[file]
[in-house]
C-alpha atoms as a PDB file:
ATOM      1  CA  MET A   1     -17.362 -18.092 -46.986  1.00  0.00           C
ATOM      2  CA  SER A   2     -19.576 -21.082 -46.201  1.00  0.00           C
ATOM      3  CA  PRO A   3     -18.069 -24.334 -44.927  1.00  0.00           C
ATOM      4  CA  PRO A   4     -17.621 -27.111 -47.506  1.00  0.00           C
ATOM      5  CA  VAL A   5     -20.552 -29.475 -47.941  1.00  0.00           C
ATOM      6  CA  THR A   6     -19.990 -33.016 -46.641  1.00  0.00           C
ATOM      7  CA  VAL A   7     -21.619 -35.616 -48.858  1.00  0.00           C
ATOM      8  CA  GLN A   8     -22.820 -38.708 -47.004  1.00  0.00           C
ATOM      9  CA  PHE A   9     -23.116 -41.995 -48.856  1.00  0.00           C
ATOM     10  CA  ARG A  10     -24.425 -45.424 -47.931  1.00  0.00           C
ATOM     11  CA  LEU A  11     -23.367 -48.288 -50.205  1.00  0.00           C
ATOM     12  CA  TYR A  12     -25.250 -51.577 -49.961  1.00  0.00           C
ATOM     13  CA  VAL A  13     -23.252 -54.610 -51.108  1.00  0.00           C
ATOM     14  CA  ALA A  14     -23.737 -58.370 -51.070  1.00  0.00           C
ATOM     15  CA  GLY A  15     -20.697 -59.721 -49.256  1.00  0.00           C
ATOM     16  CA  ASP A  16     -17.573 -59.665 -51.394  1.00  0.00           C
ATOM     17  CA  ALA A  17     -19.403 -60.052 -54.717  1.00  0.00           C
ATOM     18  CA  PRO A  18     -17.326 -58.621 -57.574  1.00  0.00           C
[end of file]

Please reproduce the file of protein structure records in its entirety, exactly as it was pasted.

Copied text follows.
[in-house]
C-alpha atoms as a PDB file:
ATOM      1  CA  MET A   1     -17.362 -18.092 -46.986  1.00  0.00           C
ATOM      2  CA  SER A   2     -19.576 -21.082 -46.201  1.00  0.00           C
ATOM      3  CA  PRO A   3     -18.069 -24.334 -44.927  1.00  0.00           C
ATOM      4  CA  PRO A   4     -17.621 -27.111 -47.506  1.00  0.00           C
ATOM      5  CA  VAL A   5     -20.552 -29.475 -47.941  1.00  0.00           C
ATOM      6  CA  THR A   6     -19.990 -33.016 -46.641  1.00  0.00           C
ATOM      7  CA  VAL A   7     -21.619 -35.616 -48.858  1.00  0.00           C
ATOM      8  CA  GLN A   8     -22.820 -38.708 -47.004  1.00  0.00           C
ATOM      9  CA  PHE A   9     -23.116 -41.995 -48.856  1.00  0.00           C
ATOM     10  CA  ARG A  10     -24.425 -45.424 -47.931  1.00  0.00           C
ATOM     11  CA  LEU A  11     -23.367 -48.288 -50.205  1.00  0.00           C
ATOM     12  CA  TYR A  12     -25.250 -51.577 -49.961  1.00  0.00           C
ATOM     13  CA  VAL A  13     -23.252 -54.610 -51.108  1.00  0.00           C
ATOM     14  CA  ALA A  14     -23.737 -58.370 -51.070  1.00  0.00           C
ATOM     15  CA  GLY A  15     -20.697 -59.721 -49.256  1.00  0.00           C
ATOM     16  CA  ASP A  16     -17.573 -59.665 -51.394  1.00  0.00           C
ATOM     17  CA  ALA A  17     -19.403 -60.052 -54.717  1.00  0.00           C
ATOM     18  CA  PRO A  18     -17.326 -58.621 -57.574  1.00  0.00           C